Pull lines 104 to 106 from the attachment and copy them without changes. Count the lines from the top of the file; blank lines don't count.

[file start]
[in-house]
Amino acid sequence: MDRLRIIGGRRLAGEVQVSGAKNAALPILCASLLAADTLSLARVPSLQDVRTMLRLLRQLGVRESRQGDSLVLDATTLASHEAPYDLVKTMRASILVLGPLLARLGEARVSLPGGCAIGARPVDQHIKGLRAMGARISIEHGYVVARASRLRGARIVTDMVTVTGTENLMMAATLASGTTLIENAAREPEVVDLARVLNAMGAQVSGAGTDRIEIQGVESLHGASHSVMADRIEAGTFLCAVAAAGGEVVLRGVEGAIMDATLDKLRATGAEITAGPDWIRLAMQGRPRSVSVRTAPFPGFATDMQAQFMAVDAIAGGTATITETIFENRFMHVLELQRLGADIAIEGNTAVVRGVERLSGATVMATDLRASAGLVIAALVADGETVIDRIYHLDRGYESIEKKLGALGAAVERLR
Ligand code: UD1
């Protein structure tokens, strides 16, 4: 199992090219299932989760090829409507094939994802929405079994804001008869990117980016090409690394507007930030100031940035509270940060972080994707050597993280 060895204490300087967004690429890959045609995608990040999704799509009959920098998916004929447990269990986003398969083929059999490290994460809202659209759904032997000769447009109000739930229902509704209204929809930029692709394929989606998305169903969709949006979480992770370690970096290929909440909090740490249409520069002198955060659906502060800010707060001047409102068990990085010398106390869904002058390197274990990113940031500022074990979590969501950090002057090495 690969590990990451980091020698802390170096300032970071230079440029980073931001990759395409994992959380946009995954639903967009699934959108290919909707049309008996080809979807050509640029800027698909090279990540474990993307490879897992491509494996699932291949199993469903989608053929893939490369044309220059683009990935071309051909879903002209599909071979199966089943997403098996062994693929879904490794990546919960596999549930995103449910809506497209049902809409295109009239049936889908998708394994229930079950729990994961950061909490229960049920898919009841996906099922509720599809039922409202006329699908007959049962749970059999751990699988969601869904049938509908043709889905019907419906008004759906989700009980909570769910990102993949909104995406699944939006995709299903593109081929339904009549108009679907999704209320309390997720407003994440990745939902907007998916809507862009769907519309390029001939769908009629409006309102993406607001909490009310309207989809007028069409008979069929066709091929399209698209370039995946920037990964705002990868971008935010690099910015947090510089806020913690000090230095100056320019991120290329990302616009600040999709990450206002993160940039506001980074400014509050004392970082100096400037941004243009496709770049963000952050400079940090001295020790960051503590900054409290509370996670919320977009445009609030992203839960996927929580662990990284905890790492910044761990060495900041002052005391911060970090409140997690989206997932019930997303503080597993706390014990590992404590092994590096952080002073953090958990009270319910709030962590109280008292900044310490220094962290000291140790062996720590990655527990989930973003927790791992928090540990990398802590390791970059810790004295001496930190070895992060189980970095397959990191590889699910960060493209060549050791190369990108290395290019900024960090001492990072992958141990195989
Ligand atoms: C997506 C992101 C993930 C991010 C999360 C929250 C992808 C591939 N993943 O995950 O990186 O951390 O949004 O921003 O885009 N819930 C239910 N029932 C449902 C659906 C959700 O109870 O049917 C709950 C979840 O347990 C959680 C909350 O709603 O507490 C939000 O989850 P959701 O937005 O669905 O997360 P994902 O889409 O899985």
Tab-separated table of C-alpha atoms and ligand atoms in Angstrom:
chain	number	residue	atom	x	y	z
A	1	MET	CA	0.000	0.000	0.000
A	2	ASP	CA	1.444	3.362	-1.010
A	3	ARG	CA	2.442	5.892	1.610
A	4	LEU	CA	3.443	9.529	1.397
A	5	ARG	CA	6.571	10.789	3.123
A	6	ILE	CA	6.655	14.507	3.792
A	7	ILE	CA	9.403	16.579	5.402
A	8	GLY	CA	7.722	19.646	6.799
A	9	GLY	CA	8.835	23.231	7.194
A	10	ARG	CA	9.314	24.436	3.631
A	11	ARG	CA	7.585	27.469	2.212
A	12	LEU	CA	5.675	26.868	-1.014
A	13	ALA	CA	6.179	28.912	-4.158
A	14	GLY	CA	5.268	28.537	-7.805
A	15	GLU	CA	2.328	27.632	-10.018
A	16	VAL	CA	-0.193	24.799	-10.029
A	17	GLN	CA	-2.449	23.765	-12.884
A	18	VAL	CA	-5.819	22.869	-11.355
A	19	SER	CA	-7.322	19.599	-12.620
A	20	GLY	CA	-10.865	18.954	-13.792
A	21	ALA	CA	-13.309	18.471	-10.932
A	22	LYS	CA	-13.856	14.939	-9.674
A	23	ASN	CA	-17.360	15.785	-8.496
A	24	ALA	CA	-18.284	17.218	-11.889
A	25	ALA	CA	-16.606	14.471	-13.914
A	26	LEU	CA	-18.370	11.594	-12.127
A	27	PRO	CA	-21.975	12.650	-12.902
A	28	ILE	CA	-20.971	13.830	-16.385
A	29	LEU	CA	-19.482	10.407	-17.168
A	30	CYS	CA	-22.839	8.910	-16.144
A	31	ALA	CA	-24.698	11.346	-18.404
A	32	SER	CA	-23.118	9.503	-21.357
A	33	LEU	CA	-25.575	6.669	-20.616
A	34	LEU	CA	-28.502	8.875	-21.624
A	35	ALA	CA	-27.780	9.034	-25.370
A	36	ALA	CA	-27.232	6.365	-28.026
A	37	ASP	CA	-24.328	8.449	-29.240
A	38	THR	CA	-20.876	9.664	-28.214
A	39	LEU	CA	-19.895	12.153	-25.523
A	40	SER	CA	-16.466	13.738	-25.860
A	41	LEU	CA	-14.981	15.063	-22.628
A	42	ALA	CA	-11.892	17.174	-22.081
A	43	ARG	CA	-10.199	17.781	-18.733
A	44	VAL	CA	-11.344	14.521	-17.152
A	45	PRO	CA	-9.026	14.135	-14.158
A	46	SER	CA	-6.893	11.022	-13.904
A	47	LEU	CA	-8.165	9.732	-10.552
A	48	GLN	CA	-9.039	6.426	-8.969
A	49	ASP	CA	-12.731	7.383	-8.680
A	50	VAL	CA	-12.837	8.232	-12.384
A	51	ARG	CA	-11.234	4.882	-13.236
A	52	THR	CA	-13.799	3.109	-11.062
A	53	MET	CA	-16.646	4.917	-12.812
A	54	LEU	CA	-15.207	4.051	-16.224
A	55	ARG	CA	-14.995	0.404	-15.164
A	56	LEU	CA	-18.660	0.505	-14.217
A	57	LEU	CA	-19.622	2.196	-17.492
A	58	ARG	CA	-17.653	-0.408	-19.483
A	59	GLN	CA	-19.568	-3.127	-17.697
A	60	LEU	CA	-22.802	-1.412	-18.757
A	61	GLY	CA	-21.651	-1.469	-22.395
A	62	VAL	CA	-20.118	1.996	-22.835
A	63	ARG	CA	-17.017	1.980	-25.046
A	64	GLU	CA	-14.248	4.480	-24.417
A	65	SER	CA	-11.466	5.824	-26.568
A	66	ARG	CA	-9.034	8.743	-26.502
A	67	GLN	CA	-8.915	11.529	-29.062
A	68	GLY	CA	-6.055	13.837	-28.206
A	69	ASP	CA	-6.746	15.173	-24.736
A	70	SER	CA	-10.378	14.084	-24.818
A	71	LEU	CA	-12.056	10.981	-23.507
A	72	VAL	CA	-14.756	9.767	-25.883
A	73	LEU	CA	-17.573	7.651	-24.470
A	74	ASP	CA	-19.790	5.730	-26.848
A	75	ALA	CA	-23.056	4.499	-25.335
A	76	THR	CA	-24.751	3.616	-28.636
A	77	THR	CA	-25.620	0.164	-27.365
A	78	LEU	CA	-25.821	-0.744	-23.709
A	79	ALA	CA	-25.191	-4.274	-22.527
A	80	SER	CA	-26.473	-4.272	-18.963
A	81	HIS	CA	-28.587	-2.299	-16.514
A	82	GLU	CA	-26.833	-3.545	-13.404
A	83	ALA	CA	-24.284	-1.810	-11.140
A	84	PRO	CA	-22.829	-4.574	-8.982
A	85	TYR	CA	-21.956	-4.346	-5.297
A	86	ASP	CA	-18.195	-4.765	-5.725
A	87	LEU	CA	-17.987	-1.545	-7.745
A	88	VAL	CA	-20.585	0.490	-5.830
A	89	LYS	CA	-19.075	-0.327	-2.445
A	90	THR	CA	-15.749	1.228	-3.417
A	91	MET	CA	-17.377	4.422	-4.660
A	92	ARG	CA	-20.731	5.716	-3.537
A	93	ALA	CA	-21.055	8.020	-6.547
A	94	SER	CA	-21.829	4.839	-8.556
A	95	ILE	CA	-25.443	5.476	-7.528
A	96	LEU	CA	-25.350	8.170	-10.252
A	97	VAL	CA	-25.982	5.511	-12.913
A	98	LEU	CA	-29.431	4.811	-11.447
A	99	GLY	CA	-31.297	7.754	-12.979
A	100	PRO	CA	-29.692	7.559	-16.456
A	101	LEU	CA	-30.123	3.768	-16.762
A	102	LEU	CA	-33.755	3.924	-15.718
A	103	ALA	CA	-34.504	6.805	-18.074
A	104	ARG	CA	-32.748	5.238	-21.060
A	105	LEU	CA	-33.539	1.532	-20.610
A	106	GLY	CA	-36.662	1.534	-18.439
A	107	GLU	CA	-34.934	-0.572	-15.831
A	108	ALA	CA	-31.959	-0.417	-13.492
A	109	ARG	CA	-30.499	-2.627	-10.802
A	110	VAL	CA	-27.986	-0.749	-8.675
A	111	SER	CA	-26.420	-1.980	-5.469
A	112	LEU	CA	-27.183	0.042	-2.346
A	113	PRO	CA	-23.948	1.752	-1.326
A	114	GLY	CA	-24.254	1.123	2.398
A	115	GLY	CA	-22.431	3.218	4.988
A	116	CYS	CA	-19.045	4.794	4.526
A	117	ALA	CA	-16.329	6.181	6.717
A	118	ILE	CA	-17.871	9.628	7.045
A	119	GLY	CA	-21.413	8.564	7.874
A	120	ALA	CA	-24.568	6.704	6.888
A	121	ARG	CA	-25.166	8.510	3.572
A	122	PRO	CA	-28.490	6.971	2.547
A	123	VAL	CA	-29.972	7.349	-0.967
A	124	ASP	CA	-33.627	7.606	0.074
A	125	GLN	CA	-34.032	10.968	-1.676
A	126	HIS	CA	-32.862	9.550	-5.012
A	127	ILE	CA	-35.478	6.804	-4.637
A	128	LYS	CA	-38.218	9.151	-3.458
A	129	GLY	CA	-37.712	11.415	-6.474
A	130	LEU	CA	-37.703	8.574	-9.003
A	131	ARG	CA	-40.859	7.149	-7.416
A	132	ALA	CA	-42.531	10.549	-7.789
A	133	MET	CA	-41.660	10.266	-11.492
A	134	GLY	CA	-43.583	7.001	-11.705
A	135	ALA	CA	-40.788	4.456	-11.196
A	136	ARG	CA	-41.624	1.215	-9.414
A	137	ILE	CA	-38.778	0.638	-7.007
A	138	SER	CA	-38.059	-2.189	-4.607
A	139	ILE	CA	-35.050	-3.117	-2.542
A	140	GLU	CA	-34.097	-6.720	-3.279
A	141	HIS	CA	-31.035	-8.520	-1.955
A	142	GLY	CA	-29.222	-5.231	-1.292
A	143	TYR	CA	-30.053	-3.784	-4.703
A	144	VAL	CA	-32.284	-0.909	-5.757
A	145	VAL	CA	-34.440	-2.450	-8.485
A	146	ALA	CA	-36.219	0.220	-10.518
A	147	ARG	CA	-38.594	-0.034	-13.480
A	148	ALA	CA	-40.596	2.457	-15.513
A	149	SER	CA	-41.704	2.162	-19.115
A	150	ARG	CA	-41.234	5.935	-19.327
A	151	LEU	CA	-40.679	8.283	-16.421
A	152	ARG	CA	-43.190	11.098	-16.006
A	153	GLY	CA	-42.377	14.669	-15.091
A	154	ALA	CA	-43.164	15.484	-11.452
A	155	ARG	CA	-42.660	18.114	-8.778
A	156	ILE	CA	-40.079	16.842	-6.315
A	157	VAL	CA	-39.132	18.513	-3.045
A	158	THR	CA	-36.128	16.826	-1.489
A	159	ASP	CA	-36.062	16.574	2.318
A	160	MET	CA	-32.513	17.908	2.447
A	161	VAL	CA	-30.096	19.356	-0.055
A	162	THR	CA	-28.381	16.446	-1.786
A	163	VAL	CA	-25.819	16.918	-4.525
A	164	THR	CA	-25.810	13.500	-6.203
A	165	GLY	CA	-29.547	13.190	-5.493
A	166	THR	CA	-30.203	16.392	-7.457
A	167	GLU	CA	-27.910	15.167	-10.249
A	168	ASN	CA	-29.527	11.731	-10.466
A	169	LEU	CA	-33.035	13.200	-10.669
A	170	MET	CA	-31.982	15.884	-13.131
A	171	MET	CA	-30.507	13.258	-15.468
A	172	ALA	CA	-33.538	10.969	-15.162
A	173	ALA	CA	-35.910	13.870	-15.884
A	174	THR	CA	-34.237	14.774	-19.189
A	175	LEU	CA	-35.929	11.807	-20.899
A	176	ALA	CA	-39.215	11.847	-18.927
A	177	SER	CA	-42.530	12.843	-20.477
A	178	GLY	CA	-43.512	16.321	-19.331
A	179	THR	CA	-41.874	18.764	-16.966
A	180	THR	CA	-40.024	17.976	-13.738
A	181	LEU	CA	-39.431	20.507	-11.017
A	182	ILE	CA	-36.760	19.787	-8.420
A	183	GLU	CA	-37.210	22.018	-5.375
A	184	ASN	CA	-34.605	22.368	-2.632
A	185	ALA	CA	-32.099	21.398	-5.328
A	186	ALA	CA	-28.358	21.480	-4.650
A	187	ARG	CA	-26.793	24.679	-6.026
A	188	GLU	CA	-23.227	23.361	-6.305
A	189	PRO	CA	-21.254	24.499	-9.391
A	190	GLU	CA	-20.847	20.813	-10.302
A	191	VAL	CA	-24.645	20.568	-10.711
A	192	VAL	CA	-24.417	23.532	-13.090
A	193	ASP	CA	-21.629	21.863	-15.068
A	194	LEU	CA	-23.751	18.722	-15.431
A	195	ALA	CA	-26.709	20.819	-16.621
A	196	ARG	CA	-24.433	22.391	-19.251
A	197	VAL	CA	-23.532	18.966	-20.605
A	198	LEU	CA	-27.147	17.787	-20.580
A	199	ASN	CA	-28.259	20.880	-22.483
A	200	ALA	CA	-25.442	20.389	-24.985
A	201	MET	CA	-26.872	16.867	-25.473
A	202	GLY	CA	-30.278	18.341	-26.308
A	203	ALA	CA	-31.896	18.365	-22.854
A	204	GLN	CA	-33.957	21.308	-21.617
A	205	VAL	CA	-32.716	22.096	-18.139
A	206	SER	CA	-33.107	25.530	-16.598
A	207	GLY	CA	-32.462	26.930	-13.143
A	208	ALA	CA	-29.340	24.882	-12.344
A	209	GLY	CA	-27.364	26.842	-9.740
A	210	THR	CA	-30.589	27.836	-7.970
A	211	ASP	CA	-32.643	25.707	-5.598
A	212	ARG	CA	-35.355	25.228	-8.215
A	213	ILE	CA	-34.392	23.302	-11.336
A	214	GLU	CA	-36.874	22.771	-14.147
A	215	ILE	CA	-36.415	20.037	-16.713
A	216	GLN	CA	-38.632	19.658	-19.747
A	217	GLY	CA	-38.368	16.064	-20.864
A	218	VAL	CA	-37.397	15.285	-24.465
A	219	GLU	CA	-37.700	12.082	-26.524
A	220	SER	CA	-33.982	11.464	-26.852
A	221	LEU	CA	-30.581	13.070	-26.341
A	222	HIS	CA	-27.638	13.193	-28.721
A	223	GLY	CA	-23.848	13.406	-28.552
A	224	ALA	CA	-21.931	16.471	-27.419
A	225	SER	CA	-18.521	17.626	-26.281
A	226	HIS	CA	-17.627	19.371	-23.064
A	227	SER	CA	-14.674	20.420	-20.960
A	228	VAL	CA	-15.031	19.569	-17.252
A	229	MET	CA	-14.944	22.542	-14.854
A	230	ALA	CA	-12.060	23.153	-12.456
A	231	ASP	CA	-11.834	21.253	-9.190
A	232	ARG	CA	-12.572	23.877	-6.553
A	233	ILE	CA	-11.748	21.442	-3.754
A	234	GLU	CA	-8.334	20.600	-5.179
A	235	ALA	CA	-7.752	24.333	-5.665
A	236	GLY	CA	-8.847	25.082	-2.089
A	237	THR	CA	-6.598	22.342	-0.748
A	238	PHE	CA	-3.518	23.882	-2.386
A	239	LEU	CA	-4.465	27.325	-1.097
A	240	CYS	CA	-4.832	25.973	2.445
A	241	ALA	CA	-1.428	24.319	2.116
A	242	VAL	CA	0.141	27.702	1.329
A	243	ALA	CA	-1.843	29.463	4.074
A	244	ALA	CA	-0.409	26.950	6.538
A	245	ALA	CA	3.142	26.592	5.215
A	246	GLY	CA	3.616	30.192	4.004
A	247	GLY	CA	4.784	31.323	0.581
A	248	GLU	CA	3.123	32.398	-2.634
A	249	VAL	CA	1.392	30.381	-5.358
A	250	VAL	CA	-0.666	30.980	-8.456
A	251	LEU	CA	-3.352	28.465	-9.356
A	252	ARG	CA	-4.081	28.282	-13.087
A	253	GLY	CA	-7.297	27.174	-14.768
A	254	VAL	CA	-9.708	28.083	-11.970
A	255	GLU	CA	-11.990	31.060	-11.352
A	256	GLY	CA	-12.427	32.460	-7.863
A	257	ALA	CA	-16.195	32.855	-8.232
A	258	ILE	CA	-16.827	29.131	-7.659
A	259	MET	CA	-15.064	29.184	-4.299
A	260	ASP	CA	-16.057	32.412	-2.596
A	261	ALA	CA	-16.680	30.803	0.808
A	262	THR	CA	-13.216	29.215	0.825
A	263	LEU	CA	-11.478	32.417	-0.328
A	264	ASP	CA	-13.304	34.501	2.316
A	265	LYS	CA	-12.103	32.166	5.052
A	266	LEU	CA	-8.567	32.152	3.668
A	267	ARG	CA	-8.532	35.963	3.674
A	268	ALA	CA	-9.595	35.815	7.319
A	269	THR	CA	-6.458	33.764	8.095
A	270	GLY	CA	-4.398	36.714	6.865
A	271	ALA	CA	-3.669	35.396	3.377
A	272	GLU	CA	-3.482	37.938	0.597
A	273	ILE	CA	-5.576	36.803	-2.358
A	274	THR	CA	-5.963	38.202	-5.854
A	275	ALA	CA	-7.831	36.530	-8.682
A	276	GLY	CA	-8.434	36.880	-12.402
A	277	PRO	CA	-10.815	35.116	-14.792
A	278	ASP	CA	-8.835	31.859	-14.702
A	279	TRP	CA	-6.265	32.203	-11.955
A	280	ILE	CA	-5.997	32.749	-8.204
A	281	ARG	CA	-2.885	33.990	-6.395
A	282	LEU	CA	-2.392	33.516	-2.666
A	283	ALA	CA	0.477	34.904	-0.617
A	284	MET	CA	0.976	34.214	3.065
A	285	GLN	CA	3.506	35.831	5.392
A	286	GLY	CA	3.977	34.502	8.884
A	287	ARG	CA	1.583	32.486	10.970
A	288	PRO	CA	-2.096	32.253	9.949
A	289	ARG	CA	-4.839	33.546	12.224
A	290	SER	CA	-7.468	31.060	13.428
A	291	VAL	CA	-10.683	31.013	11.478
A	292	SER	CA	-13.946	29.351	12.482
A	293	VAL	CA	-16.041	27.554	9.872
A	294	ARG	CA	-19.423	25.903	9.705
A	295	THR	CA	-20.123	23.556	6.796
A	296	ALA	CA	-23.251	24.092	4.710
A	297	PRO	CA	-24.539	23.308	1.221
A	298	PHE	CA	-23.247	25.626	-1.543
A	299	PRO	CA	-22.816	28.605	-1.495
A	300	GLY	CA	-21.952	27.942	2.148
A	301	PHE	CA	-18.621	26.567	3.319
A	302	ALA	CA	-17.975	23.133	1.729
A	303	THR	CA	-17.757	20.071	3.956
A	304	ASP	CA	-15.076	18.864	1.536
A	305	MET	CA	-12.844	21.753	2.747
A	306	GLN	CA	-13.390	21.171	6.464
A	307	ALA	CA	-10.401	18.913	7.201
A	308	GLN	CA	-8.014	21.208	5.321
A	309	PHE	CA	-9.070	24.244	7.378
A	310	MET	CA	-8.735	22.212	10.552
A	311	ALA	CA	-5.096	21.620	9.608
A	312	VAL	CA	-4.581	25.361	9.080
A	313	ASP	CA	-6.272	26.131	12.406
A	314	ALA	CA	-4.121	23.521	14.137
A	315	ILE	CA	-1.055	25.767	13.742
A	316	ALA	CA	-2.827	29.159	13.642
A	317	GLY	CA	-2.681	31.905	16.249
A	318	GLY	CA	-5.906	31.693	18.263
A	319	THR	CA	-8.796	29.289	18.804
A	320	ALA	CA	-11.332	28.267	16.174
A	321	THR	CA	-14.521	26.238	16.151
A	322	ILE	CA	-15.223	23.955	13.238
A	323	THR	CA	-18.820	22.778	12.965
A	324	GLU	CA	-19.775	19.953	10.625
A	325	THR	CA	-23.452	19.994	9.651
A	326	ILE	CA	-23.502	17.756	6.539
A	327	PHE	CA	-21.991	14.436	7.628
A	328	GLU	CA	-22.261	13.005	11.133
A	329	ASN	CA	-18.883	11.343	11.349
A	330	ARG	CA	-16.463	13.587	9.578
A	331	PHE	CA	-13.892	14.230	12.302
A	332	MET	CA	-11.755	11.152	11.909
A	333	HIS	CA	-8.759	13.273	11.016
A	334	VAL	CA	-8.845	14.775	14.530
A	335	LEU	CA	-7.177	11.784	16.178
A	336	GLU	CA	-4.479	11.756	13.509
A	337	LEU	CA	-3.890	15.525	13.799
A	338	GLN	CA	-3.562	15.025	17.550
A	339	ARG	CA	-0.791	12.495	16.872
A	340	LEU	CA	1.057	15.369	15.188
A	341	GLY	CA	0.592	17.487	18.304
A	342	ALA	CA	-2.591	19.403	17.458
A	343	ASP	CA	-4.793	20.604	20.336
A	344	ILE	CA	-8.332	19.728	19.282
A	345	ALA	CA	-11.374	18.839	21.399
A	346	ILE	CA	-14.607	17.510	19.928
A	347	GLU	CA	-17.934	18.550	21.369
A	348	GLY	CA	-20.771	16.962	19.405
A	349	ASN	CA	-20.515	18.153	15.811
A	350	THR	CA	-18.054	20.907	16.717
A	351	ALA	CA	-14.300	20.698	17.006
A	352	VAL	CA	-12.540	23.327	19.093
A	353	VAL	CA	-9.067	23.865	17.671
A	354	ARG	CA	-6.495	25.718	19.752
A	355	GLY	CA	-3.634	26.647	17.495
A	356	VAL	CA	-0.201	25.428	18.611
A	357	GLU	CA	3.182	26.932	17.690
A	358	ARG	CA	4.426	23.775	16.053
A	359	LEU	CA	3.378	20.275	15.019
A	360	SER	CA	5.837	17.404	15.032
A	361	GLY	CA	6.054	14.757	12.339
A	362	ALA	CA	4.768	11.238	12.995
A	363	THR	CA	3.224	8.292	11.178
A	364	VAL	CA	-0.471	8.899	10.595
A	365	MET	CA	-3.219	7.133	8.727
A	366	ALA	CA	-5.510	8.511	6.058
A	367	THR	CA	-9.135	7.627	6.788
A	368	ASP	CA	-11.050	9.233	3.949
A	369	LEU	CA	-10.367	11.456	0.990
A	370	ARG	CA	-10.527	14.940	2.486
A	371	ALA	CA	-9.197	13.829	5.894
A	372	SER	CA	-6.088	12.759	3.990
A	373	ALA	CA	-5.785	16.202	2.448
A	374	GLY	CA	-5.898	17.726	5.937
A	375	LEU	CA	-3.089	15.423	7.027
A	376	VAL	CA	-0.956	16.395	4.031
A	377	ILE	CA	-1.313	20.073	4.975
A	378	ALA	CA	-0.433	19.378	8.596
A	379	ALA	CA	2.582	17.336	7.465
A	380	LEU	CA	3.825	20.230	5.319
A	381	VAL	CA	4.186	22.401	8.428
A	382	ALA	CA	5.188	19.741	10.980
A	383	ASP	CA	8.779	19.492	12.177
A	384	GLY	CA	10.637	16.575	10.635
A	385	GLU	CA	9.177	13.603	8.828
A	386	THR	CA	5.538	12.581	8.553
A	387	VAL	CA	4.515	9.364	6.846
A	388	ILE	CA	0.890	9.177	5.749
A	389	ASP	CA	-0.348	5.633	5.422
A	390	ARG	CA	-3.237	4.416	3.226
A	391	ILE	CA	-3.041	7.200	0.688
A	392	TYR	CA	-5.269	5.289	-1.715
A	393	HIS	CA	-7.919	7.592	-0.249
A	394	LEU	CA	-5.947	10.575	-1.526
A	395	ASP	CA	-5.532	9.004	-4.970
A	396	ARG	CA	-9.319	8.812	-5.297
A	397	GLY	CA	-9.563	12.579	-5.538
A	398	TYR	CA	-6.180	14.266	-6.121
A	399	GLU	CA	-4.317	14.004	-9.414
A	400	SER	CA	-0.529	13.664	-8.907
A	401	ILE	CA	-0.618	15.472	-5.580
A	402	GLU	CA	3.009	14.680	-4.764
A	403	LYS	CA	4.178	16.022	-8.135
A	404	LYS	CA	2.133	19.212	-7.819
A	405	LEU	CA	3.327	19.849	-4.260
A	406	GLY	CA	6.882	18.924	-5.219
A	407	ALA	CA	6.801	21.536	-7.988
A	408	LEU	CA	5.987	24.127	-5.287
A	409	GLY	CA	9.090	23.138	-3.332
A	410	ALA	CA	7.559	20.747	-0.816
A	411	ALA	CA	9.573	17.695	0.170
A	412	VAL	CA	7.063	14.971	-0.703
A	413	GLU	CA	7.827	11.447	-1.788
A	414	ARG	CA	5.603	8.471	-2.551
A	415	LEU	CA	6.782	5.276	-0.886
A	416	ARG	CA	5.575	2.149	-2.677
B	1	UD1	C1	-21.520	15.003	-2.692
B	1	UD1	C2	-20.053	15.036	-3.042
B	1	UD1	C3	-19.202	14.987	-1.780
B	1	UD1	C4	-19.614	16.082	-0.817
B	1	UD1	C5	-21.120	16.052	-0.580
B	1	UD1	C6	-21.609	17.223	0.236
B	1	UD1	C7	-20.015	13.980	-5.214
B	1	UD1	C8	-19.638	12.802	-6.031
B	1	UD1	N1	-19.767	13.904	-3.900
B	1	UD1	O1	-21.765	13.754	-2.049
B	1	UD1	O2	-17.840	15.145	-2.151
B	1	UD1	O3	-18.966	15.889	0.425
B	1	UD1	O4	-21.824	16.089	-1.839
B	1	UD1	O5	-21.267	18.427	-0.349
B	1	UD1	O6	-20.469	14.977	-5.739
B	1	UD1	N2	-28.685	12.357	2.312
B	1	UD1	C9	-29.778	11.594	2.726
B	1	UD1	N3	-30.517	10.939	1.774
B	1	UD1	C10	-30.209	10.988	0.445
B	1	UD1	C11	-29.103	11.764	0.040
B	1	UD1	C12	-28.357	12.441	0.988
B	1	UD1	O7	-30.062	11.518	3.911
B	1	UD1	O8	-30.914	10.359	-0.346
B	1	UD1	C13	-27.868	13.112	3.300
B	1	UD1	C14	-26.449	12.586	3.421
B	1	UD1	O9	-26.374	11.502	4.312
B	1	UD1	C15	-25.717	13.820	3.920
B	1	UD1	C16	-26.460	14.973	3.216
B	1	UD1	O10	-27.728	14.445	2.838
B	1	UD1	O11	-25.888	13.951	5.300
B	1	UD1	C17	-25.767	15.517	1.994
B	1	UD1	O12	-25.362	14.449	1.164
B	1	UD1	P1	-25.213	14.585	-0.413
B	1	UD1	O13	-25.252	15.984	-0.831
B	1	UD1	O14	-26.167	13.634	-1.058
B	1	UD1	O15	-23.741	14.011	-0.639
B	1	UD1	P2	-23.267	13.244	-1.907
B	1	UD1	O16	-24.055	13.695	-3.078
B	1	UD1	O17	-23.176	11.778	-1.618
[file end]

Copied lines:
A	97	VAL	CA	-25.982	5.511	-12.913
A	98	LEU	CA	-29.431	4.811	-11.447
A	99	GLY	CA	-31.297	7.754	-12.979